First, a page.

The multi-modulus divider 500 is essentially a chain of divide-by-2/3 stages 504, 506, and 508 except for the first stage 510. Each divide-by-2/3 stage 504, 506, and 508 divides by 2 or 3 depending on the control signal Cx, 512, 514, 516, 518, and 520, which is gated by the outputs of the following stages. The divide-by-3 operation is achieved by the skipping or swallowing of a clock edge in the 2/3 stage 504, 506, and 508. The gating of the control signal not shown explicitly and is assumed to be included in the 2/3 block. The gating function 530 is such that the control signal is only asserted when the outputs of all the following stages are equal to zero, which limits each stage to one cycle skip per period of the final output of the divider. In a standard divide-by-2/3 cascade with N stages, with the control signal gating as described above, the divider value is given by D=2N+C020+C121+ . . . +CN−12N−1. However, the first stage 510 in the multi-modulus divider 500 may divide by 2, 2.5, 3 or 3.5, and is followed by N−1 standard 2/3 stages 504, 506, and 508. It follows that the divide value, or ratio of input cycles to output cycles, for the multi-modulus divider in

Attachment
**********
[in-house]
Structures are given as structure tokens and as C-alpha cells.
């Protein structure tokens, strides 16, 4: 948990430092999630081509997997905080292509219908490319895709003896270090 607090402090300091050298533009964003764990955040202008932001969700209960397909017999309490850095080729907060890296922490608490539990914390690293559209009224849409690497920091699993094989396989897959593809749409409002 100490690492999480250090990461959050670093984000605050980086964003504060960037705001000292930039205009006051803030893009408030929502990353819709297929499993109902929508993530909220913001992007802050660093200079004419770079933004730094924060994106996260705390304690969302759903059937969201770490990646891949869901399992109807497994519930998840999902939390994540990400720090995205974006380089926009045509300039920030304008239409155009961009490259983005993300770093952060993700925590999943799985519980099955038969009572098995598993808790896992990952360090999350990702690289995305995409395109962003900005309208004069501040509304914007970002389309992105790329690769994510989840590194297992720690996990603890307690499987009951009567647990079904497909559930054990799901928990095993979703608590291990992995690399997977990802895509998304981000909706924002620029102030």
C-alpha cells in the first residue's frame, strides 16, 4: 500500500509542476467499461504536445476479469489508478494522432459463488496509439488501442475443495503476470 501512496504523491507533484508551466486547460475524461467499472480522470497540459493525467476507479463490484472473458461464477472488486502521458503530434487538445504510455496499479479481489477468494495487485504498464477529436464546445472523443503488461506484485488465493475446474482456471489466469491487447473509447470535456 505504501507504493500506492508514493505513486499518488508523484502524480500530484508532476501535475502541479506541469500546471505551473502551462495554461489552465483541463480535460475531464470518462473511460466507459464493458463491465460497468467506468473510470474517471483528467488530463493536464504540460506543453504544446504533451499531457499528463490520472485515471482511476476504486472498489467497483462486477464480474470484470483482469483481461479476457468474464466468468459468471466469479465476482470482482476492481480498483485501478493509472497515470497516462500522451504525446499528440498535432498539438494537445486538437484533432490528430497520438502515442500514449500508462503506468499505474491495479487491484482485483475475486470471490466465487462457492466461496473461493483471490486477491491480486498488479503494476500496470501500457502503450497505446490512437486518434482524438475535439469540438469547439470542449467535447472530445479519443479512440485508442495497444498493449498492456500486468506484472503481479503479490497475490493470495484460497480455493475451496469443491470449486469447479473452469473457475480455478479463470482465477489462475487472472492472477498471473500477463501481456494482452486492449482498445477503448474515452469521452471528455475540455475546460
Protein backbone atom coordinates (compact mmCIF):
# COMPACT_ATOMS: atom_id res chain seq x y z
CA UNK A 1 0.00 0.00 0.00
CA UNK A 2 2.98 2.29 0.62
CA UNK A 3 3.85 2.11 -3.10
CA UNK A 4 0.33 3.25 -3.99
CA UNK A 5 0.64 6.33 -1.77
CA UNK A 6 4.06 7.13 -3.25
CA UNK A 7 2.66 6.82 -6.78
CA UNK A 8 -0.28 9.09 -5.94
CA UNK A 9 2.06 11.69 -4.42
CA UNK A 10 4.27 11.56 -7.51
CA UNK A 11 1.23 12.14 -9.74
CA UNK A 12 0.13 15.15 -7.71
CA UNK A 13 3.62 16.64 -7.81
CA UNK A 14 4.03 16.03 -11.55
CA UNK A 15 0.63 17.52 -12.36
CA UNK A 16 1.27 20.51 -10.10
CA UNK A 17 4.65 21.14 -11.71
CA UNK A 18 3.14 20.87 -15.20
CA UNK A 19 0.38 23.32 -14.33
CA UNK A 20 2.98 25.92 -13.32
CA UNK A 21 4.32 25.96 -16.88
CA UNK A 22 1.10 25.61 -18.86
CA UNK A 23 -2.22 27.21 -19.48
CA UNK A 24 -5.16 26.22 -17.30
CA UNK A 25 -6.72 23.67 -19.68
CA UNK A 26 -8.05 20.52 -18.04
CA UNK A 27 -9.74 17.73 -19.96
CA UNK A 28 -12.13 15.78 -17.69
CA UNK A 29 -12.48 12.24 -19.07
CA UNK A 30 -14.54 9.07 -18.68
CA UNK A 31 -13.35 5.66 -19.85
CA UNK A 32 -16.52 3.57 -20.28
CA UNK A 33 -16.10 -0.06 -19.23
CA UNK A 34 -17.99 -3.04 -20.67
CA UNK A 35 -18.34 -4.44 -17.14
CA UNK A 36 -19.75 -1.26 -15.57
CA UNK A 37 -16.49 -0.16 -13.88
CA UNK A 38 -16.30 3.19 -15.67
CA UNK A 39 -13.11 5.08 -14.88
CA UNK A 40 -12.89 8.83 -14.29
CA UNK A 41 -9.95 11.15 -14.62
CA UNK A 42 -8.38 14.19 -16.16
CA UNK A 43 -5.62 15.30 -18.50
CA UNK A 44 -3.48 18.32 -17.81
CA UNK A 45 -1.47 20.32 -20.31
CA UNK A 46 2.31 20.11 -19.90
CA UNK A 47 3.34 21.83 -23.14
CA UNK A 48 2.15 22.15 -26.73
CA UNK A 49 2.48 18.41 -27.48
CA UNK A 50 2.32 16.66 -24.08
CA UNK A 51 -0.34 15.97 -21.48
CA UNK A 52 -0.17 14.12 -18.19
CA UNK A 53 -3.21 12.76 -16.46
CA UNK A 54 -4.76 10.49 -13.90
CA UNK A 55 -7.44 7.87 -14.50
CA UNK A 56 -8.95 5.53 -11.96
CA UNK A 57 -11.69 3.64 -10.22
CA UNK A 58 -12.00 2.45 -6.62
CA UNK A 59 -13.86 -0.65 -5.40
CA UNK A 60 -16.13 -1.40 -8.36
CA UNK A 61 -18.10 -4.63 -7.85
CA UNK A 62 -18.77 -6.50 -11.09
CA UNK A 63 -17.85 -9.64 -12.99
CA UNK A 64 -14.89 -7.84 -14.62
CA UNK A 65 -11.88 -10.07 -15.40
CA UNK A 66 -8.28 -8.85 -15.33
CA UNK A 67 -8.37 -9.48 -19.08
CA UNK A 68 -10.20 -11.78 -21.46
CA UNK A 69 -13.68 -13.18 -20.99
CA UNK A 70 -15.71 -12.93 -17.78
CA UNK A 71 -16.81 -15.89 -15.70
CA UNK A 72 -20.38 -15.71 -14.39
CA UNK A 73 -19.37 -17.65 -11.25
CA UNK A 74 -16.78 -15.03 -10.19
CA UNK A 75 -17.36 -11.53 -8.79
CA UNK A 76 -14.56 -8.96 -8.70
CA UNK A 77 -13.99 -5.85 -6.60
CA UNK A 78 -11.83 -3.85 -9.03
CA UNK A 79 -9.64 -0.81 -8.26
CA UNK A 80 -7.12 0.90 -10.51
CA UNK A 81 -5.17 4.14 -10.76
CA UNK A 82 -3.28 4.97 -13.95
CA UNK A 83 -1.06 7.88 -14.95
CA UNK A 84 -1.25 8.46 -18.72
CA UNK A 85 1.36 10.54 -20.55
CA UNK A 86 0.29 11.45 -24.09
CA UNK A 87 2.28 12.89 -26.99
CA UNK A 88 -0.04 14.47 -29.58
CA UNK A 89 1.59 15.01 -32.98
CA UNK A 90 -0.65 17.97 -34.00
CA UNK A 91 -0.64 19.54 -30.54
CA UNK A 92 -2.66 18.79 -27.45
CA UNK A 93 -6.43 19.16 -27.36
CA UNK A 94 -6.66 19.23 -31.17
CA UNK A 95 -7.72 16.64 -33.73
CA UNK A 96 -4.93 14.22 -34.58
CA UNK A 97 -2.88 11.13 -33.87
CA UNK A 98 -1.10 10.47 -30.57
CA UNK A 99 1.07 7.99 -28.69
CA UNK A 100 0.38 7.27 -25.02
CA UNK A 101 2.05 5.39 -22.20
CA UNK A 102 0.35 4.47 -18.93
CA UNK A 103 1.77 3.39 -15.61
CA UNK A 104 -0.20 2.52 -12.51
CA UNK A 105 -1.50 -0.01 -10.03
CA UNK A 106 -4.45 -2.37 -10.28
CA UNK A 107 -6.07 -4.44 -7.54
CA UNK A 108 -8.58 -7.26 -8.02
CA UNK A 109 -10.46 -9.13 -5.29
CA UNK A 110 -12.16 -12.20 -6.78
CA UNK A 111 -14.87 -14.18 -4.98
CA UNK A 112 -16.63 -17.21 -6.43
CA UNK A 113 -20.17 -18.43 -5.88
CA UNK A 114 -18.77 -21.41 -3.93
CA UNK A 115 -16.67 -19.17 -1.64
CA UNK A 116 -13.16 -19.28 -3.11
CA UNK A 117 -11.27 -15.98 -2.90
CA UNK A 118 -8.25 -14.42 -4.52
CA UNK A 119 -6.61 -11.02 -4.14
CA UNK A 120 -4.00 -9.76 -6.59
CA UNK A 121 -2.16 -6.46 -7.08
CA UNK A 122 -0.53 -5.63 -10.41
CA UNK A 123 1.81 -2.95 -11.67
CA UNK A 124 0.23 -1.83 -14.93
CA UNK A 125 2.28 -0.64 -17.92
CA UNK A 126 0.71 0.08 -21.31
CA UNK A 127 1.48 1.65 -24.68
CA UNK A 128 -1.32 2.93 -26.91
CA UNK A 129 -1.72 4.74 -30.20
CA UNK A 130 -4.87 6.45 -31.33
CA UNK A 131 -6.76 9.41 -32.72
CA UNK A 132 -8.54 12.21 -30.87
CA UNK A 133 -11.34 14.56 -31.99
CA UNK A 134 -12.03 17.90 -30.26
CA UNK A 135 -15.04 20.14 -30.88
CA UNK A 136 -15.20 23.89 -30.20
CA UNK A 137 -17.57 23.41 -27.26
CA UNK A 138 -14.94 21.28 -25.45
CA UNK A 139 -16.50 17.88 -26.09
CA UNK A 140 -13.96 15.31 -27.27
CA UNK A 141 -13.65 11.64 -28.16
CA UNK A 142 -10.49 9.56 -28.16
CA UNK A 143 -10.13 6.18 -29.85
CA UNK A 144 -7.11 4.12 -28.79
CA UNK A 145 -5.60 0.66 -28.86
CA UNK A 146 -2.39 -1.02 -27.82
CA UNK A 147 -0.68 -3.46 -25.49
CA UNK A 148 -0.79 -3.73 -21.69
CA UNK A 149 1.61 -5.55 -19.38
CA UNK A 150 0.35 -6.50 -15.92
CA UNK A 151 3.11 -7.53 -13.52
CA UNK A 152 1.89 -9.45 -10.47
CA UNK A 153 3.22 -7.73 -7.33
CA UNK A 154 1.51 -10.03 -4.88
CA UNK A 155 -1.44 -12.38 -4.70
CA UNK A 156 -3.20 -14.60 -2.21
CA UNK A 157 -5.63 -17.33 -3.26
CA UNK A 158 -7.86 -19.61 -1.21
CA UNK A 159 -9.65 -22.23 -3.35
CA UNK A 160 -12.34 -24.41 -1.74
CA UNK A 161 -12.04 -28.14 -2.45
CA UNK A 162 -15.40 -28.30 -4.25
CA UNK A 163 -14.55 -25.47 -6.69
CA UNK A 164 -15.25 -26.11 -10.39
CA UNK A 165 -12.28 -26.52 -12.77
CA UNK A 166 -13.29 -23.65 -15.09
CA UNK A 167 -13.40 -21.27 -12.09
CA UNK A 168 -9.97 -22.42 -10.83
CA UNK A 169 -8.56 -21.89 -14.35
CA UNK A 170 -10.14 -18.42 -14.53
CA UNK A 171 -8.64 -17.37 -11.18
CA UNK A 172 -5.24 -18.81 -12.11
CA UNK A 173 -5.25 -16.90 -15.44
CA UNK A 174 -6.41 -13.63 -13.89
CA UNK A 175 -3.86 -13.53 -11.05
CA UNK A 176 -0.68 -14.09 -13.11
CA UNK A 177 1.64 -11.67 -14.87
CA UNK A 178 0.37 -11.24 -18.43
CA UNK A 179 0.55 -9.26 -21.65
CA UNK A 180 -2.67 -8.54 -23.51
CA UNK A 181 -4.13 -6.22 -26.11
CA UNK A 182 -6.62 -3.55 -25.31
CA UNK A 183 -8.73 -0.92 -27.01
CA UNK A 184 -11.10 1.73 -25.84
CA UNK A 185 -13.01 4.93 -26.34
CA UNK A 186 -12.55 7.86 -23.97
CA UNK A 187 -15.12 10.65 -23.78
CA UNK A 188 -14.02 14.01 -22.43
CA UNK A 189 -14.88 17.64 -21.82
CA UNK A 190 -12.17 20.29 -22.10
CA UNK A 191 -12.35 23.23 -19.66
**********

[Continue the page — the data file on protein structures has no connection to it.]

R+ΔR=2N +C 02−1 +C 120 +C 221 + . . . +C N2N−1
For example, if N=4, then the range of the R+ΔR is given by:
16<R+ΔR<31.5, with minimum step r=0.5
or, R+ΔR=16, 16.5, 17, 17.5, . . . , 31.5
To illustrate the use of this multi-modulus divider 500 in a fractional-R synthesizer 400, let us assume that we need to synthesize a VCO 402 output of 460 MHz using a 26 MHz reference frequency 404. The required fractional divide value is given by 460/26=17.6923 . . . . The closest divide value, which can be achieved by the multi-modulus divider 500, which is less than 17.692, is 17.5. Thus, we set R=17.5. The remaining fraction which must be synthesized by the ΣΔ modulator 412 is (17.692−17.5)/0.5=0.384 . . . . Thus, f=0.3846 . . . . The actual binary number that is input to the modulator 412, a ΣΔ modulator, will depend on the resolution or number of input bits of the ΣΔ modulator 412. If the ΣΔ modulator has a 16 bit input then the input to the ΣΔ modulator is given by 216*0.3846 . . . rounded to the nearest integer=25206. The accuracy to which the fraction is synthesized depends on the number of bits or resolution of the accumulators in the modulator.